Bigger Bang for the Buck: Innovative New Process Allows City to Resurface Bigger Sections of Road

Reprinted with permission from The Manistee News Advocate, Manistee, MI

Controversial Asphalt Plant to Open

By Ken Grabowski, Manistee News Advocate, May 29, 2009

City of Manistee officials put together good fiscal management, new technology, and a well thought out plan to come up with a program that will allow them to get a “bigger bang for their buck” in revitalizing streets within the city limits.

Many city residents will see workers from Gallagher Asphalt of Chicago, Ill. in various locations around the city doing what appears at first glance to be a paving job of several city streets. However, on closer examination, people will find a new process that actually takes the existing asphalt and mixes in liquid asphalt to revitalize the streets.

According to Manistee City Manager Mitch Deisch, the whole process began over a year ago following a directive from the city council’s strategic planning that called for a goal of achieving better city streets. Once the goal was identified, it went to staff, who began the process by creating an asset management plan.

“I think the whole key here is about 15 months ago our process of developing an asset management plan for our streets through this plan educated ourselves on how to, as efficiently as possible, spend our limited resources to insure we have the best overall road system possible for the City of Manistee,” said Deisch. “So, we created the plan and rated all the streets on which ones needed to be resurfaced.

“We then invited several different contractors with unique paving systems to present, and educate us. It gave us a chance to see if they have a place in the asset management plan we use in the City of Manistee.”

Deisch said by following the process through, it gave them the opportunity to learn something new about road resurfacing.

“Through this process we were able to identify a relatively new technique called ‘Hot In Place’ that allows us to stretch our dollars further by rehabilitating more roads than we could have done under older traditional methods of street resurfacing,” said Deisch. “We have the concept of an asset management plan, and that came out of the strategic planning process. So, the council strategic planning process developed that goal, staff took it to the next level in we need to do an asset management program on this, and then we educated ourselves on what asset management is. We looked at different techniques which work for the City of Manistee, and created the plan that we are now implementing.”

Deisch and City of Manistee engineer of record Jeff Mikula of Abonmarche Inc. said the process used by Gallagher Asphalt is quite unique in nature. Mikula explained there are two heating units on the equipment they use in the process.

“The first one heats up to 150 degrees with propane burners to loosen up the asphalt and make it pliable,” said Mikula. “The second one heats to 250 to 300 degrees, and that loosens it up from the road. Liquid asphalt is then added in to the heated up road material and two series of forks dig it up from the road.”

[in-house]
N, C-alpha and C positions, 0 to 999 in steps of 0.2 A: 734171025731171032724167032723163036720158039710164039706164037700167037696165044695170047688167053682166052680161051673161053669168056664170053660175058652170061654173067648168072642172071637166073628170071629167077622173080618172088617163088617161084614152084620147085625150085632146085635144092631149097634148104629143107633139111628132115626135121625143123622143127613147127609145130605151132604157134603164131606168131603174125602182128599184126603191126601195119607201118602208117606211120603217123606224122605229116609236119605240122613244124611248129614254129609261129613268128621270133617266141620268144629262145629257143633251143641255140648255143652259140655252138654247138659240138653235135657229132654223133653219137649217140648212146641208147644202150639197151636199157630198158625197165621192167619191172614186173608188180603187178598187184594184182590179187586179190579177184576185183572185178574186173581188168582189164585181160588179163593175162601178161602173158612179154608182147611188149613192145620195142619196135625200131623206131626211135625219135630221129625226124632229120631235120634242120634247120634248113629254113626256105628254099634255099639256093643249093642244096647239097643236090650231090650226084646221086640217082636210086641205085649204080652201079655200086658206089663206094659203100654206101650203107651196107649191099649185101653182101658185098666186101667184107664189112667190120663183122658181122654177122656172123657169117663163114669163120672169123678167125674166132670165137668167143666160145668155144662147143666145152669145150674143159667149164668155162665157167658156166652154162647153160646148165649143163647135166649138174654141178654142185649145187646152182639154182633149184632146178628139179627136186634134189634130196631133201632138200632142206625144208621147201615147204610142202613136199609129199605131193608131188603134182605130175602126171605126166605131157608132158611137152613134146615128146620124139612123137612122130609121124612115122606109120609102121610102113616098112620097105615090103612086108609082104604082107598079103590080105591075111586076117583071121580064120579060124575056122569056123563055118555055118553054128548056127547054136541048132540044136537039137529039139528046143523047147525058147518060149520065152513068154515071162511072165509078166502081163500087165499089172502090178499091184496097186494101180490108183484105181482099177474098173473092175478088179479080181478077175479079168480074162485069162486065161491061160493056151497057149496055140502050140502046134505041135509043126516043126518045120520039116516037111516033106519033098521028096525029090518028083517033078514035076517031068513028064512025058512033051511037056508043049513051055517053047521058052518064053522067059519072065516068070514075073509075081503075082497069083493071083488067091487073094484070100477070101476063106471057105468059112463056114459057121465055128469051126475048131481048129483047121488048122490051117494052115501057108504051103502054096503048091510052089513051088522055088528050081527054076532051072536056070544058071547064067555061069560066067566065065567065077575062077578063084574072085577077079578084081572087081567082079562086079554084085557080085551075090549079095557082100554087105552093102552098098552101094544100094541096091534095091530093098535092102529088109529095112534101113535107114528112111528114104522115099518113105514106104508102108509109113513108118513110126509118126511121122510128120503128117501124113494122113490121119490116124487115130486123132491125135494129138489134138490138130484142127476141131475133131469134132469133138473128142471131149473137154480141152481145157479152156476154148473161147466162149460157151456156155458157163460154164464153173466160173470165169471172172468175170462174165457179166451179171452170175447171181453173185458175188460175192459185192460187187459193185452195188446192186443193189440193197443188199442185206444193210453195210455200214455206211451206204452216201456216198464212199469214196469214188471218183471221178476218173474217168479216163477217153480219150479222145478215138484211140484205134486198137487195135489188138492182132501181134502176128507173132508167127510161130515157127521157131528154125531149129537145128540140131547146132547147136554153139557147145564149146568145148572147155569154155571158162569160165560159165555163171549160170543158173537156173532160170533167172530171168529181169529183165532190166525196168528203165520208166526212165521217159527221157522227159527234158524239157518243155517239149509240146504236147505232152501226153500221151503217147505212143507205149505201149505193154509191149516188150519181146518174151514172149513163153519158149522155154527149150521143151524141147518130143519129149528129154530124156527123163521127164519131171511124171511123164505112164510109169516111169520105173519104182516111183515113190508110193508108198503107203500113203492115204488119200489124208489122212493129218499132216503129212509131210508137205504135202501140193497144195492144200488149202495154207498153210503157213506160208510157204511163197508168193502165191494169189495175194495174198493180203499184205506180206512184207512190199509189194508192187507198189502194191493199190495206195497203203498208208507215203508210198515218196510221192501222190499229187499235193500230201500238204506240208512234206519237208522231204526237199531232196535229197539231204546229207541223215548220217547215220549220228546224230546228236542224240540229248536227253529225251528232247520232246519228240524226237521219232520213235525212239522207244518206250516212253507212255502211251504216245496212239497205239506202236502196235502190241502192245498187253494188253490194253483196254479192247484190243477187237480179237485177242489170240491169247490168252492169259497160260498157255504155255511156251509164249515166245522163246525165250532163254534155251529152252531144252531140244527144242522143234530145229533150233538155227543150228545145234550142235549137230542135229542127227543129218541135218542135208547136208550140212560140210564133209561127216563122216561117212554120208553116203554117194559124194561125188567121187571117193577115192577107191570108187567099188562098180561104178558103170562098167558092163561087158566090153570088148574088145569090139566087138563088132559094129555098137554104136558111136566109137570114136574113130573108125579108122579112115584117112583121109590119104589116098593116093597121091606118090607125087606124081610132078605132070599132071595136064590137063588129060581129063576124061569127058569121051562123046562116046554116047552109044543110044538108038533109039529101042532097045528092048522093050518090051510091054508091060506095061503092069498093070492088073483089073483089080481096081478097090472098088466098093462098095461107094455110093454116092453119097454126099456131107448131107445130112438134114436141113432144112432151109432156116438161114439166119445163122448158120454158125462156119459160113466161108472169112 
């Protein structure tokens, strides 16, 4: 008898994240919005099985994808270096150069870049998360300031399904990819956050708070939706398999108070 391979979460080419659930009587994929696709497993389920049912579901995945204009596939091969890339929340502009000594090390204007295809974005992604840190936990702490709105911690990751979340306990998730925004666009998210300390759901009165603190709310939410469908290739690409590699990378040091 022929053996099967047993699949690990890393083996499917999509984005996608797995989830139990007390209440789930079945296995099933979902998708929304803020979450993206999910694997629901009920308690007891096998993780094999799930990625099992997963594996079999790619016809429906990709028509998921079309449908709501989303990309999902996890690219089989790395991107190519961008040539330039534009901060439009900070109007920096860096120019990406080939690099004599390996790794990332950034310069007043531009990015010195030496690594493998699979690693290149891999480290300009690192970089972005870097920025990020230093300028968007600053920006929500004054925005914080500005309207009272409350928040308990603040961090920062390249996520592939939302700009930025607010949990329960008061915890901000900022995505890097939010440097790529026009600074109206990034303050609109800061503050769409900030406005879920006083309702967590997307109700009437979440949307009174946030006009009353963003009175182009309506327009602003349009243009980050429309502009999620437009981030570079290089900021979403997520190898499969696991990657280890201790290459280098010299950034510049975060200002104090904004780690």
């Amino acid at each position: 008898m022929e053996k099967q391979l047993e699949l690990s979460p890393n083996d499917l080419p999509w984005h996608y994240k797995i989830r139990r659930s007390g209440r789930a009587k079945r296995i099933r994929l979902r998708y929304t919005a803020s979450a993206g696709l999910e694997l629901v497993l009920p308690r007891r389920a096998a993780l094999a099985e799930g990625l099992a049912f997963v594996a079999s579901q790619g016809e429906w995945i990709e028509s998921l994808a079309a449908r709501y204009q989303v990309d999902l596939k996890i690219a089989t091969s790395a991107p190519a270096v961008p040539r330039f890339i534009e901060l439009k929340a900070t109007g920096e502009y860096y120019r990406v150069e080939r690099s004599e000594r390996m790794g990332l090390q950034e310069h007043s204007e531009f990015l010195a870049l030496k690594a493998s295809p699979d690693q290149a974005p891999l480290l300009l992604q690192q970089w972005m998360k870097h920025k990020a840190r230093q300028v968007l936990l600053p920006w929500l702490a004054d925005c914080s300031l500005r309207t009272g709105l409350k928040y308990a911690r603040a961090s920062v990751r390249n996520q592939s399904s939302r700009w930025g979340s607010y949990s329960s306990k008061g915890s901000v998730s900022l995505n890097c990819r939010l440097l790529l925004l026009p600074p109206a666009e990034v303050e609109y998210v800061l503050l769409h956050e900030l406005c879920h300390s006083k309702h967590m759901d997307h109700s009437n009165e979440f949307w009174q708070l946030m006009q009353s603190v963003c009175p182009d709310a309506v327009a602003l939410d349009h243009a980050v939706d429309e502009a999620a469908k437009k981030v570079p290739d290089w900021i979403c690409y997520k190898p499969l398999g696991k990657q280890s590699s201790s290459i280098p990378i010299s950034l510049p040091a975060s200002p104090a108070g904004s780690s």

Deisch pointed out that the forks are set at different levels for a specific purpose. All the material all is deposited into what looks like a traditional paving machine.

“The first fork digs in a half-inch, and the second one an inch and a half,” said Deisch. “That material goes into the hopper and is rejuvenated with the new liquid all in one. It is then laid back down, and roller comes in behind to clean it up.”

However, the city manager pointed out their is one final step to the process that completes it. That is the placing of a very thin covering coat of asphalt. It is a vital step to the process.

“There is no other technique like this, one of ripping up the asphalt,” said Deisch. “On the top we will put an ultra thin wear cap in June and we have already contracted that out. That is so water and other things don’t go through it. It is fine just like that in some climates, but in ones like ours with the snow, rain, freezing and thawing you need that cap overlay.”

Mikula said that residents living and traveling on Manistee’s northside should be aware they will be in that area over the next several days working on several streets. They will then move on to some streets on the south side of town.

“We plan on doing First, Second, Third and Fourth avenues in the next few days,” said Mikula. “We also are going to do Cornell, Princeton, Greenwich, Ramsdell and Davis streets. We may need the same amount of money on roads as in the past, but we can do three times as much area using this system.”

What it does is eliminate the costly need to bring in a grinder to take part of the old surface off and then smoothing it out to pave. Mikula said it also is a process that is environmental friendly and it has drawn the attention other communities.

“It is the ultimate recycling of the asphalt that you already have down and in place,” said Mikula. “We have people from about 10 different places coming to look at it over the next few days.”

Deisch said Manistee is really in the ground floor of the asset management plan process and this more than proves that point.

“We are really on the cutting edge for asset management plans, as there are 650 municipalities and there are only 16 state approved asset management plans,” said Deisch. “That bodes well for Manistee as the council did their part, the staff took it from there and here we are today.”